An Old Coathamian – Not Forgotten

Alfred Allen BLOWES

Third Officer, Merchant Navy;
S.S. ‘Lunula’.

Died 9 April 1941, aged 37 years.

Buried in Hoo (St Werburgh) Churchyard, Kent,
north-east of the church.

S.S. ‘Lunula’, 6,363 tons, of Liverpool, had sailed in convoy across the Atlantic from Halifax, Canada, with a cargo of highly flammable gasoline, and she was about to tie up at the Thameshaven Wharf in the Thames estuary when she hit a German mine (dropped in an air raid the previous night) and immediately blew up. Her entire complement of 28 men, Third Officer Blowes among them, was killed, together with the seven-man crew of her assisting tug, the ‘Persia’. His gravestone in Kent confirms his service in the Merchant Navy as well as the spelling of his surname “Blowes”.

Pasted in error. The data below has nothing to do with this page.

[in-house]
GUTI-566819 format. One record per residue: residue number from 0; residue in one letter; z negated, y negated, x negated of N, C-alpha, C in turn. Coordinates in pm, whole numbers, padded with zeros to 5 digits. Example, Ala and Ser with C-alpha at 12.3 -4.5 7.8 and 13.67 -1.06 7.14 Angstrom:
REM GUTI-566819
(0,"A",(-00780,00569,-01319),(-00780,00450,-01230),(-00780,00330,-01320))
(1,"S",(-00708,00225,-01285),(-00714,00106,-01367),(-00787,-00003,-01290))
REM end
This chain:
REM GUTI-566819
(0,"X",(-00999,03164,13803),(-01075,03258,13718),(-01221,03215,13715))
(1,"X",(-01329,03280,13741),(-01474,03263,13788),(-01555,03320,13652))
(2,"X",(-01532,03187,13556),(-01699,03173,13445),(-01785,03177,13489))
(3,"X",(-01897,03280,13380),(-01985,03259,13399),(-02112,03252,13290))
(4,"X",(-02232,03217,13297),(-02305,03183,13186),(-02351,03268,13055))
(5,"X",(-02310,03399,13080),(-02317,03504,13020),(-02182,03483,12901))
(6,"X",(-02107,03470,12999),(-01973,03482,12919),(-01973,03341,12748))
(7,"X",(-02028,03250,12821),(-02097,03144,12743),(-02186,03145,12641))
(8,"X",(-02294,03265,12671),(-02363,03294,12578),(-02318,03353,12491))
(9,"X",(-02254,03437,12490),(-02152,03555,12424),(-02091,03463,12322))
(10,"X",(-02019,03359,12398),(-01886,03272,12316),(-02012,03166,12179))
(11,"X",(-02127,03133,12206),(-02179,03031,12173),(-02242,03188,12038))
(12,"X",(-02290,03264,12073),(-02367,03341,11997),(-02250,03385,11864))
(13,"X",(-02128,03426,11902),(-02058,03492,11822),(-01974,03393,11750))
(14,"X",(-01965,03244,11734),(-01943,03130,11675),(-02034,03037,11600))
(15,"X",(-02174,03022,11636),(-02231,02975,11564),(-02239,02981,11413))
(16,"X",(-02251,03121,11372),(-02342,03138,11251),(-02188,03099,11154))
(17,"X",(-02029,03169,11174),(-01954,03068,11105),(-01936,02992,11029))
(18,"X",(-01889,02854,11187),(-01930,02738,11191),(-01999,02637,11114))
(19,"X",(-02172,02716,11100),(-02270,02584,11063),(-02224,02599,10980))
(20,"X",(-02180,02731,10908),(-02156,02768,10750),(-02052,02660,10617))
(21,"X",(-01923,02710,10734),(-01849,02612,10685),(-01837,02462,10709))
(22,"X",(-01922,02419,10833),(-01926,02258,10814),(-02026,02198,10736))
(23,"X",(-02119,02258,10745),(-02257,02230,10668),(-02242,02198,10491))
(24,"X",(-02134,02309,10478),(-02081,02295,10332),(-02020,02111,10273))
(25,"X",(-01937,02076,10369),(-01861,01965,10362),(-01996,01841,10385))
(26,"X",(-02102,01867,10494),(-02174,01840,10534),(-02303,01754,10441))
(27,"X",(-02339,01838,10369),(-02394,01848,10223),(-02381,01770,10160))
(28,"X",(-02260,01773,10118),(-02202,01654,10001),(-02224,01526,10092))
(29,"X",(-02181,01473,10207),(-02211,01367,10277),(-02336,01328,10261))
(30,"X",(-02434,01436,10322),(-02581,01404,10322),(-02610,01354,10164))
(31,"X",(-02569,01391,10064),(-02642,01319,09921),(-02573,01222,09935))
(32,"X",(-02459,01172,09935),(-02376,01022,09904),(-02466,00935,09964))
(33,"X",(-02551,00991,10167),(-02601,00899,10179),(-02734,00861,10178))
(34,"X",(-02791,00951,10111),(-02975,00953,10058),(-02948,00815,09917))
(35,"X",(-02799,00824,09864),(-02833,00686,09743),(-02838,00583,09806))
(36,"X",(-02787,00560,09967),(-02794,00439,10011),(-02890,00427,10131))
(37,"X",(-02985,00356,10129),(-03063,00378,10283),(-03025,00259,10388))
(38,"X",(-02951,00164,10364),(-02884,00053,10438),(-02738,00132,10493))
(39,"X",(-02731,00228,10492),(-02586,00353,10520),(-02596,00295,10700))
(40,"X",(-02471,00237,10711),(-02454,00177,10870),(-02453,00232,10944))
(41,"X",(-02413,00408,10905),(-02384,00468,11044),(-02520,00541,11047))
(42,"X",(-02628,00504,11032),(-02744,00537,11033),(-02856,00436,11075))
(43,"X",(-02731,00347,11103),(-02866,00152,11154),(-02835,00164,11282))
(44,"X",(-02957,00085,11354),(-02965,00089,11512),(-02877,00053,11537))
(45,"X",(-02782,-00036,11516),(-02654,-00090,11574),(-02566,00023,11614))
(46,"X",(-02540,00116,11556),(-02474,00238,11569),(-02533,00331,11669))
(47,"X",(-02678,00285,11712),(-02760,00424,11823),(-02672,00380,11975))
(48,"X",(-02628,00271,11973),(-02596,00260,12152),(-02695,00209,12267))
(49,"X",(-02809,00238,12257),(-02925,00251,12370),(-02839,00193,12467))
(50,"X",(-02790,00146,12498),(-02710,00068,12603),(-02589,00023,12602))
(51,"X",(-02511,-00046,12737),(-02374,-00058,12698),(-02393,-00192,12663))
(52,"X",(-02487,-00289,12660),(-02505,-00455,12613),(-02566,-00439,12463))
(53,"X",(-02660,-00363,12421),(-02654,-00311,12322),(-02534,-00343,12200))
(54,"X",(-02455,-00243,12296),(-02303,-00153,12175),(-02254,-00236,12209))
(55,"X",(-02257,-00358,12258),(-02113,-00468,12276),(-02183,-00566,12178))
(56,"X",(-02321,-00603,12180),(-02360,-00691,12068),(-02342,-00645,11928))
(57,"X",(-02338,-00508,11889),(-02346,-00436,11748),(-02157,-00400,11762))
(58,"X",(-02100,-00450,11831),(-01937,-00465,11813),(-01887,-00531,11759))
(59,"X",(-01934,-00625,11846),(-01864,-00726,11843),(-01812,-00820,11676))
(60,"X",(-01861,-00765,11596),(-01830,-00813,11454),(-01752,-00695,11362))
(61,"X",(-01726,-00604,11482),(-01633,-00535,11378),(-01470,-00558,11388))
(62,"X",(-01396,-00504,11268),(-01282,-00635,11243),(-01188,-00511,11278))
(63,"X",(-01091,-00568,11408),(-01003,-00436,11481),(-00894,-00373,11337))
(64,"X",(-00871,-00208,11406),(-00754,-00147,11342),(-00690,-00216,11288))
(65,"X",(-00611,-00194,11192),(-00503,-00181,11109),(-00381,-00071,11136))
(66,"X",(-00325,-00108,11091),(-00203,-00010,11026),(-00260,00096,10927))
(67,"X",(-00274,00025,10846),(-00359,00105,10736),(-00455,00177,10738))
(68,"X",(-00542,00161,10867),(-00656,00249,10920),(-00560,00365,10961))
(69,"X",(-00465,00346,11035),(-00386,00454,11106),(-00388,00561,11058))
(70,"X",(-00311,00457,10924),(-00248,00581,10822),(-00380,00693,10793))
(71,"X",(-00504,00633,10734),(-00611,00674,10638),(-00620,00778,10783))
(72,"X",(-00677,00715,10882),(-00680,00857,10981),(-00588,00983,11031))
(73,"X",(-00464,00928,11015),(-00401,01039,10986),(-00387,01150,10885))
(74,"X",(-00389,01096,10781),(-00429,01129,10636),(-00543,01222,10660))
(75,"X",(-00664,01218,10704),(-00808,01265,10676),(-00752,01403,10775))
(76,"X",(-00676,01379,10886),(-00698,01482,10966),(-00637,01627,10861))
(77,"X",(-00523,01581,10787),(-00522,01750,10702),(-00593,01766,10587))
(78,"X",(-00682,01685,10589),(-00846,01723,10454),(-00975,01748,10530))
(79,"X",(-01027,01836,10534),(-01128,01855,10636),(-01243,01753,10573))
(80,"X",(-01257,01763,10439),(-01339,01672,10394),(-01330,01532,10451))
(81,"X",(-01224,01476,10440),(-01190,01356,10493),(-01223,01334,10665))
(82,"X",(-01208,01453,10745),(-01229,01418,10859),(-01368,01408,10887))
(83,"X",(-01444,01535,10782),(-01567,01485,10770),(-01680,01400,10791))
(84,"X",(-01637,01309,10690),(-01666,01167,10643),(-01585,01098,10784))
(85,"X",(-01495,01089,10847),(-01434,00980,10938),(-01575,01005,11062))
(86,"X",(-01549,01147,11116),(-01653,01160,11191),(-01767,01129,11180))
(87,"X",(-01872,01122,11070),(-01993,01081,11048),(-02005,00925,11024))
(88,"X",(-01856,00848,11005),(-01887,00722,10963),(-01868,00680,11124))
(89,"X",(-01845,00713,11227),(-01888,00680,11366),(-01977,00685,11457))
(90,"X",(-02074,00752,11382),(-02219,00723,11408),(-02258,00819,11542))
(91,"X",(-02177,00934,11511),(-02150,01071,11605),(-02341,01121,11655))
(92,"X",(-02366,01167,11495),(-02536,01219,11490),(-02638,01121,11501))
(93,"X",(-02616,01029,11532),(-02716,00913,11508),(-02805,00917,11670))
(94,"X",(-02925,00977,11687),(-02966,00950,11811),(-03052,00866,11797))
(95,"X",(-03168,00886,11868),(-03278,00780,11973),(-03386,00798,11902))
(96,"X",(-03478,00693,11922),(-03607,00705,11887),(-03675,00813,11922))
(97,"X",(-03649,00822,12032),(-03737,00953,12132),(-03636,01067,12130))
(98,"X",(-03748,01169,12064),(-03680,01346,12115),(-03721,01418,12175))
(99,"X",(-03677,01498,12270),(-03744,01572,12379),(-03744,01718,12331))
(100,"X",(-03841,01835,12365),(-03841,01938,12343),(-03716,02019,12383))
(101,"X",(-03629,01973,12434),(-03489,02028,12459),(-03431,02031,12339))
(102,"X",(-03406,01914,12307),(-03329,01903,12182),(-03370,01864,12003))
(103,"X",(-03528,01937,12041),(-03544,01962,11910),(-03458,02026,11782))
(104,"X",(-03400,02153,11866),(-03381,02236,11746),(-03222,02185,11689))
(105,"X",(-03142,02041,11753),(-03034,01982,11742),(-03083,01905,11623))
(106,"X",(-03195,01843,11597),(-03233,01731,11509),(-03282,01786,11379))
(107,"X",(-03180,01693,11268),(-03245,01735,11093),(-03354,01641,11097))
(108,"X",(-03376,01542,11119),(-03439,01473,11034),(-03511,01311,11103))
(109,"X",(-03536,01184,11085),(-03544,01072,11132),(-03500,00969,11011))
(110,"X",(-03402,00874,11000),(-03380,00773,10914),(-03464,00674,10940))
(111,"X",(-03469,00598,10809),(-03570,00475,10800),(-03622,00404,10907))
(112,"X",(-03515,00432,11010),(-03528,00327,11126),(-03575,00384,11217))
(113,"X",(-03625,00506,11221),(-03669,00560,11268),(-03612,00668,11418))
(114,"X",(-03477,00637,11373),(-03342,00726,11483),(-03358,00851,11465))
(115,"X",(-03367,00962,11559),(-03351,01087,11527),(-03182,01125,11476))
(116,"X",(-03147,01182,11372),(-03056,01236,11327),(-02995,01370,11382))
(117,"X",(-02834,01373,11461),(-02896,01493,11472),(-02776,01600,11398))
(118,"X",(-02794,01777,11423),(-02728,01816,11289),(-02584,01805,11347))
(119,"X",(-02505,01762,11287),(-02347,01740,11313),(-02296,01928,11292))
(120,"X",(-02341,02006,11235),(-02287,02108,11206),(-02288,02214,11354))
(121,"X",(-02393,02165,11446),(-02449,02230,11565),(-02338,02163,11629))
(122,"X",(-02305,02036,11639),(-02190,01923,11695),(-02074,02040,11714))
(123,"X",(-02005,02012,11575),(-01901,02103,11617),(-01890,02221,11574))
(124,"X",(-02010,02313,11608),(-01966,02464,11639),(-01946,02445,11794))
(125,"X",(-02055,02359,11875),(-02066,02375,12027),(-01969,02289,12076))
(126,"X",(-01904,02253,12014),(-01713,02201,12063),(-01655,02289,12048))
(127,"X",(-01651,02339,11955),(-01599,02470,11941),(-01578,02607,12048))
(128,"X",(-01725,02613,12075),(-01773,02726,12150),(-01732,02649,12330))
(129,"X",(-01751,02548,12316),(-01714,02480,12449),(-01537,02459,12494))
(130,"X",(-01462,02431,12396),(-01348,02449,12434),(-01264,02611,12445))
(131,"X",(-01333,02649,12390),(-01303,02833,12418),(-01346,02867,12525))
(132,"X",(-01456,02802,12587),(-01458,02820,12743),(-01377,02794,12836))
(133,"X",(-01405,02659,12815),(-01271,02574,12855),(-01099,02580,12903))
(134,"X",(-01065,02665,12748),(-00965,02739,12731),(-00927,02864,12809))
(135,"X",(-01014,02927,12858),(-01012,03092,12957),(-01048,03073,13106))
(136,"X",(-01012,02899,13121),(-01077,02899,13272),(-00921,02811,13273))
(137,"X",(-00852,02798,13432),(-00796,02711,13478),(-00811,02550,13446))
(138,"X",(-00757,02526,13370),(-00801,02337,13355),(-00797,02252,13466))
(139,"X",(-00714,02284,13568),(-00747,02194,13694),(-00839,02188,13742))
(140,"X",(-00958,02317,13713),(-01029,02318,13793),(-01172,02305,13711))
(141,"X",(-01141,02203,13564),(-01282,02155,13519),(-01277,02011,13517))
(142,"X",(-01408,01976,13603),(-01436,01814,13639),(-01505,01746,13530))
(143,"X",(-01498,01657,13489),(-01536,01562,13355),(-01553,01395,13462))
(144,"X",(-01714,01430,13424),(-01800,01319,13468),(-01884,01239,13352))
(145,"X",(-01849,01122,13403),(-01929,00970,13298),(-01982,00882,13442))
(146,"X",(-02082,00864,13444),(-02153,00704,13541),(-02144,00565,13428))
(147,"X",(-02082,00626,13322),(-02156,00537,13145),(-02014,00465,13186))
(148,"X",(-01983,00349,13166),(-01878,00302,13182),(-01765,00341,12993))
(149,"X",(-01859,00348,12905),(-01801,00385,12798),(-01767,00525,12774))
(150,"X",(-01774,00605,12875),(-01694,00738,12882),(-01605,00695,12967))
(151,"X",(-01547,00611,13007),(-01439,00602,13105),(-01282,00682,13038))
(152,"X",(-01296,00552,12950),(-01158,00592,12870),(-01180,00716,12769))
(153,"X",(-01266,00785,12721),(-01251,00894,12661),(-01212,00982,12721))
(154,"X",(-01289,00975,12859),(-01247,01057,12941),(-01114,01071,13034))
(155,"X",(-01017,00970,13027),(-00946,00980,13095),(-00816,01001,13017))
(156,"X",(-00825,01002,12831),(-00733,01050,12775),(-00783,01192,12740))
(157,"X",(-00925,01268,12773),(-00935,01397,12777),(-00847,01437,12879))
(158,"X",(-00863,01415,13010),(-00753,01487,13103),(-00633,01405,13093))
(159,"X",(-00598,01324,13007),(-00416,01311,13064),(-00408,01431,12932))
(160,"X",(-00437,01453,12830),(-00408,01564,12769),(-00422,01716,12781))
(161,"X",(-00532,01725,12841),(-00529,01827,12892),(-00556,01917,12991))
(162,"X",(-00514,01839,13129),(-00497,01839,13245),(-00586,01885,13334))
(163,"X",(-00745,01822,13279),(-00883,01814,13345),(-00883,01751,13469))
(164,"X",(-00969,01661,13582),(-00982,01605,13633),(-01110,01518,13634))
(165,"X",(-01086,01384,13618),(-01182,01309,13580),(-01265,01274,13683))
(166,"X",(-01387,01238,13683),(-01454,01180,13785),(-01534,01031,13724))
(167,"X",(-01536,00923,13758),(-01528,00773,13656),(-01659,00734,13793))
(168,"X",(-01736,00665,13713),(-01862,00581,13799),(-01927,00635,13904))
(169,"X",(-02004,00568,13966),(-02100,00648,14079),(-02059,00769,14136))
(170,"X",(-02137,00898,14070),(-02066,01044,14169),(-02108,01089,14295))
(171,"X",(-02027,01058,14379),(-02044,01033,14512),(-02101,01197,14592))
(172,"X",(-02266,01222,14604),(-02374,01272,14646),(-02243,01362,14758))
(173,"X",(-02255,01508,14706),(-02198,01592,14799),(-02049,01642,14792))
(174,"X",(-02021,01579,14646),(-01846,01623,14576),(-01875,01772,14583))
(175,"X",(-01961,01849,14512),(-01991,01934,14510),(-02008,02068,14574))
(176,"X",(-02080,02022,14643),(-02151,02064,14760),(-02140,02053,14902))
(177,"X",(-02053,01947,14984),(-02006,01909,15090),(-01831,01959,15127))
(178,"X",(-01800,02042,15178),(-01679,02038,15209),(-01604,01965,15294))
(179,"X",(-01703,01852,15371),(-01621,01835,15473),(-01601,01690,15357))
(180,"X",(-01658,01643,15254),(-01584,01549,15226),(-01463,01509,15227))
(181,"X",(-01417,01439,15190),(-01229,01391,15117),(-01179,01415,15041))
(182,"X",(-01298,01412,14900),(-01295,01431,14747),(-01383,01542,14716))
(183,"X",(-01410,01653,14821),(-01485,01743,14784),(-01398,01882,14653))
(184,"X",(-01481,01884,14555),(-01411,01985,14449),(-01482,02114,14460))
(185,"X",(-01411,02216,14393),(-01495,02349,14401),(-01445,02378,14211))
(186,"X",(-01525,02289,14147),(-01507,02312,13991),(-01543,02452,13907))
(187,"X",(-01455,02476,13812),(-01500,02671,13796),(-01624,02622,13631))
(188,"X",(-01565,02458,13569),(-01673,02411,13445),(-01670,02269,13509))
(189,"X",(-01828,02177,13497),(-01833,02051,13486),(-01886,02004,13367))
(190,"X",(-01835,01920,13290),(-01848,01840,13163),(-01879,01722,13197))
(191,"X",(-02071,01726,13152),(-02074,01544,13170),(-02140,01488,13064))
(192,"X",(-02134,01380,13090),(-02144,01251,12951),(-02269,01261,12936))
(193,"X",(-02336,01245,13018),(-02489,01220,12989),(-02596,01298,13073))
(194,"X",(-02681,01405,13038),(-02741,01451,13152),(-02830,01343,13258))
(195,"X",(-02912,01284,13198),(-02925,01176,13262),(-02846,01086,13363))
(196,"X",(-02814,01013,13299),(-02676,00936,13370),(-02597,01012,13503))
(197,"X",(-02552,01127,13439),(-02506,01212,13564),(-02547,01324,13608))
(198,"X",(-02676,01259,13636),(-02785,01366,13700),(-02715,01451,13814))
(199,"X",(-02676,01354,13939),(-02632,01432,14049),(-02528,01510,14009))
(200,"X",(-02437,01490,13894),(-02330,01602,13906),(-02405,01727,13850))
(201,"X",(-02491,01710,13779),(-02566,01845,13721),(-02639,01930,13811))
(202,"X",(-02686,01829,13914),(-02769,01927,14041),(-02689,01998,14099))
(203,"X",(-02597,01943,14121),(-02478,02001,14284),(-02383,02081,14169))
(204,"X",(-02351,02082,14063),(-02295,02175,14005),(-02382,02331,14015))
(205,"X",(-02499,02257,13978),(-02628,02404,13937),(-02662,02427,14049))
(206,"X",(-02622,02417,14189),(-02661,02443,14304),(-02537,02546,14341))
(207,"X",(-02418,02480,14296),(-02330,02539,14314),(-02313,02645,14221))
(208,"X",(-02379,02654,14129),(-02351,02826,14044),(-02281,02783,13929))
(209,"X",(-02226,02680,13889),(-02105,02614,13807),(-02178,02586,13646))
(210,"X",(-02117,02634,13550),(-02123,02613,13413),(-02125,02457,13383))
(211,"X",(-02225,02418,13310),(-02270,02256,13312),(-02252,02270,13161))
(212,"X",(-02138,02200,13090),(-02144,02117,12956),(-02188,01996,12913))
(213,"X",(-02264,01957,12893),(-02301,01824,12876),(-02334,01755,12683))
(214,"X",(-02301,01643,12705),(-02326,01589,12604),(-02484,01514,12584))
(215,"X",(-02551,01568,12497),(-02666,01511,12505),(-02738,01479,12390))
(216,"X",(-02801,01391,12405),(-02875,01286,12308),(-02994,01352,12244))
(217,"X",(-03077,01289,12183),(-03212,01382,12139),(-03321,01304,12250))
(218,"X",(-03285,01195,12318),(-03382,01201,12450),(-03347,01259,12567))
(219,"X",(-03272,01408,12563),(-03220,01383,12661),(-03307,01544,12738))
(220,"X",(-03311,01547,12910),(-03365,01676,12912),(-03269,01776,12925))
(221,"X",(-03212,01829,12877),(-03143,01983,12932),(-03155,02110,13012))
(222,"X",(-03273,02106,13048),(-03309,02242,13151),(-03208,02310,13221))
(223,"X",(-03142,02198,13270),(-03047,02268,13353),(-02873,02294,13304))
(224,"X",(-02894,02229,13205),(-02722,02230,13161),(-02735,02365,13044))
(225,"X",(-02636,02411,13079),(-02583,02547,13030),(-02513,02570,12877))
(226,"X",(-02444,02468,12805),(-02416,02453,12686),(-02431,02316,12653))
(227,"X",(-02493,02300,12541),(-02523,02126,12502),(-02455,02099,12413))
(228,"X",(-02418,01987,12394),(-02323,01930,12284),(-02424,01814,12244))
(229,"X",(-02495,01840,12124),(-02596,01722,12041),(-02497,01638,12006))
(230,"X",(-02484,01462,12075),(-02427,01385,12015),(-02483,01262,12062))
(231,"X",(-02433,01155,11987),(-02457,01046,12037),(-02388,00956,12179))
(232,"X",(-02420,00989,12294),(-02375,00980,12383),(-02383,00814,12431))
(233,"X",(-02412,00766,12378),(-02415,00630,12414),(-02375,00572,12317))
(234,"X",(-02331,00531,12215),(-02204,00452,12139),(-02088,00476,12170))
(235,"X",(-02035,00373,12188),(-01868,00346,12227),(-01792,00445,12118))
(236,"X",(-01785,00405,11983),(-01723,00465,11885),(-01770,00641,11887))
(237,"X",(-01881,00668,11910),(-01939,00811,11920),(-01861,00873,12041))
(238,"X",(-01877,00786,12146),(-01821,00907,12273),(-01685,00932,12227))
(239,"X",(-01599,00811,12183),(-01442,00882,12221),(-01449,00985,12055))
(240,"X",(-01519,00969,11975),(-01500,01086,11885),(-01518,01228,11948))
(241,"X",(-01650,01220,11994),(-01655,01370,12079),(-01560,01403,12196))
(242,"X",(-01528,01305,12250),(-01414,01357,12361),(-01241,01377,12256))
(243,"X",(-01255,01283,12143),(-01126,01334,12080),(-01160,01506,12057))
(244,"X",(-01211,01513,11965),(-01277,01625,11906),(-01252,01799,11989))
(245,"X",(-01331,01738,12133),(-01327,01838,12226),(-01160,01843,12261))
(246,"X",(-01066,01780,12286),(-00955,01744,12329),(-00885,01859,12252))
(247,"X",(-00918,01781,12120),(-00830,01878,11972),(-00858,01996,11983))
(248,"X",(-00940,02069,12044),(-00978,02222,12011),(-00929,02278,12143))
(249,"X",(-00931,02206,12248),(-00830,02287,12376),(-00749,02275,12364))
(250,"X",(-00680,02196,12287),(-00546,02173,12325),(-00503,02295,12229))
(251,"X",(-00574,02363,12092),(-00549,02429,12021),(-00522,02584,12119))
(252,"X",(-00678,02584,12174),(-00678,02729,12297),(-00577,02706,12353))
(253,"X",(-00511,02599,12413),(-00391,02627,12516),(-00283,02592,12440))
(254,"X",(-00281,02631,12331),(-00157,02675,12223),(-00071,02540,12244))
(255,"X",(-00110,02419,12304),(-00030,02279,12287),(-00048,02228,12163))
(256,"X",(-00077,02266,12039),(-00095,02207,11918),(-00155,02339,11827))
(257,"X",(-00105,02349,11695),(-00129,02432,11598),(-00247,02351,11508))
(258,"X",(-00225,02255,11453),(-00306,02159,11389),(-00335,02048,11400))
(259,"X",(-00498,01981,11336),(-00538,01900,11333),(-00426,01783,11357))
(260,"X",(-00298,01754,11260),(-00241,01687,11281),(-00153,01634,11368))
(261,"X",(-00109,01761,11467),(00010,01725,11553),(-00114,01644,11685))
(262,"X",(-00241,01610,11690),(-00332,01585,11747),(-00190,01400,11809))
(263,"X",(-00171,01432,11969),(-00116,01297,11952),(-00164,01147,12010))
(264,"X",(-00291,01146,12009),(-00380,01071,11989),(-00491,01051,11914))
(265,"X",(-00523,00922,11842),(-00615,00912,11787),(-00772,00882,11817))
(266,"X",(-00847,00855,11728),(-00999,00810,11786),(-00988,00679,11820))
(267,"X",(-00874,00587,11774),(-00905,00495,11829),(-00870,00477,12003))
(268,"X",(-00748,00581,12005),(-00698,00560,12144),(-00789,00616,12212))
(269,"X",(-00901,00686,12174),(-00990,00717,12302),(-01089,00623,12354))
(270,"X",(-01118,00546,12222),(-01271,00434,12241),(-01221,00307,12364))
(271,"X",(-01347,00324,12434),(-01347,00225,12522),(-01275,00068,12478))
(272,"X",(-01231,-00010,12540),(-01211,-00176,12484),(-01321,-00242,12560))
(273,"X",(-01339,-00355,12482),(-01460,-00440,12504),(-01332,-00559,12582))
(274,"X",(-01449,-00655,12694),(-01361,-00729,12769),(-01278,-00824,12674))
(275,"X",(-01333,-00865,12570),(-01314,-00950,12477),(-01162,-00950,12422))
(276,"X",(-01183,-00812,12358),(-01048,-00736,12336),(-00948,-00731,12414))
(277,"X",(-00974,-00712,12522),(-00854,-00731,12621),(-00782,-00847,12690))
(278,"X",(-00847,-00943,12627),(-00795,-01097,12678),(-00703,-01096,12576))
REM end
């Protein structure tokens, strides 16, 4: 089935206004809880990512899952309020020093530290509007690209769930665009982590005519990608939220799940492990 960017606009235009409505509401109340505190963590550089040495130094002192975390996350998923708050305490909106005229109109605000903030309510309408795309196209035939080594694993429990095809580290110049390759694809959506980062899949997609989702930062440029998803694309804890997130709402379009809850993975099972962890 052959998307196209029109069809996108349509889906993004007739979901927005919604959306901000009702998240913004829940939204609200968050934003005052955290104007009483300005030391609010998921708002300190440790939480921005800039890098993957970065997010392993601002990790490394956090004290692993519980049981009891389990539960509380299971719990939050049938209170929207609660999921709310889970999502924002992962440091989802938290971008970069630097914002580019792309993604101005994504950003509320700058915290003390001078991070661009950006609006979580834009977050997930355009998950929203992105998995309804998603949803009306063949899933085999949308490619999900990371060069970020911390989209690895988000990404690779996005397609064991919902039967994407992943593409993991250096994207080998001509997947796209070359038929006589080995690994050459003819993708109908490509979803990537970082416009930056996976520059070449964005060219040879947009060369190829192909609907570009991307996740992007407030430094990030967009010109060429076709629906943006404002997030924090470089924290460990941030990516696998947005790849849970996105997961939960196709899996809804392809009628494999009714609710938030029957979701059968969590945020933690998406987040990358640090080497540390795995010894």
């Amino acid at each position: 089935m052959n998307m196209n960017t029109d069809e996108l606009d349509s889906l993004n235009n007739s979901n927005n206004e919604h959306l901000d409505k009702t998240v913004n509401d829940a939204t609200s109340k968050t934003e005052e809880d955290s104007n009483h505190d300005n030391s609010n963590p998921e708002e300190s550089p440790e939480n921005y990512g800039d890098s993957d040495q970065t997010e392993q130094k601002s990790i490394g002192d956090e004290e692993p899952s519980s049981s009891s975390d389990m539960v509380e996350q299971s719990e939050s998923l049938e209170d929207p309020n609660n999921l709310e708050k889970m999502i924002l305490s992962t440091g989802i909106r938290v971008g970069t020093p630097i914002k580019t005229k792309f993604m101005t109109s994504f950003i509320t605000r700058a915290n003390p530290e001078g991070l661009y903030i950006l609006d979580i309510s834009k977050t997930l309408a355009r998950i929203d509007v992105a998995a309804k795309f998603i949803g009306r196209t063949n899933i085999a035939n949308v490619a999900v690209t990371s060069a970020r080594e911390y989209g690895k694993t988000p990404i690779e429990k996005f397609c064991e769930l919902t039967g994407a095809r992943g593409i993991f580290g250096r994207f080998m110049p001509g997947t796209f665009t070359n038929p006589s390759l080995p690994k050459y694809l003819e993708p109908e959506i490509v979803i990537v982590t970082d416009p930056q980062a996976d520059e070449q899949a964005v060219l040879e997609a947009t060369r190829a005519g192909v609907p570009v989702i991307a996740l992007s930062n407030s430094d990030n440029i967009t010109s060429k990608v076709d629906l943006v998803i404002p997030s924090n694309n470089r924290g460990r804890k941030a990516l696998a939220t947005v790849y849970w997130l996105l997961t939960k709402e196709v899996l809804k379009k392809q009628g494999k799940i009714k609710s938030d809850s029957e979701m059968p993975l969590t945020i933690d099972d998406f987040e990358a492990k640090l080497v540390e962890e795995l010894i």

Fuller details of Alfred Allen Blowes are yet to be confirmed. The 1911 Census records a family called “Blows” living in Soppett Street, Redcar, with a son called Alfred Allen, born in 1904. His father, John, worked in the local gas works. In July 1916, “Blowes” (no initial) sat the examination for a Turner scholarship, and although he was unsuccessful at that, the Governors gave him a place in the school as one of three ‘Extra Scholars’ that year, to join the school in September 1916. In the school magazines of 1920, “A.A. Blowes” is listed as having passed his Junior Certificate examinations in 1919 and his Senior Cambridge certificate in 1920, at the same time as W.A. Mackinlay (q.v.). It is unclear why he was not included in the School’s Roll of Honour and the Memorial Plaque, as he was clearly on Merchant Navy war service on North Atlantic convoys at the time of his death.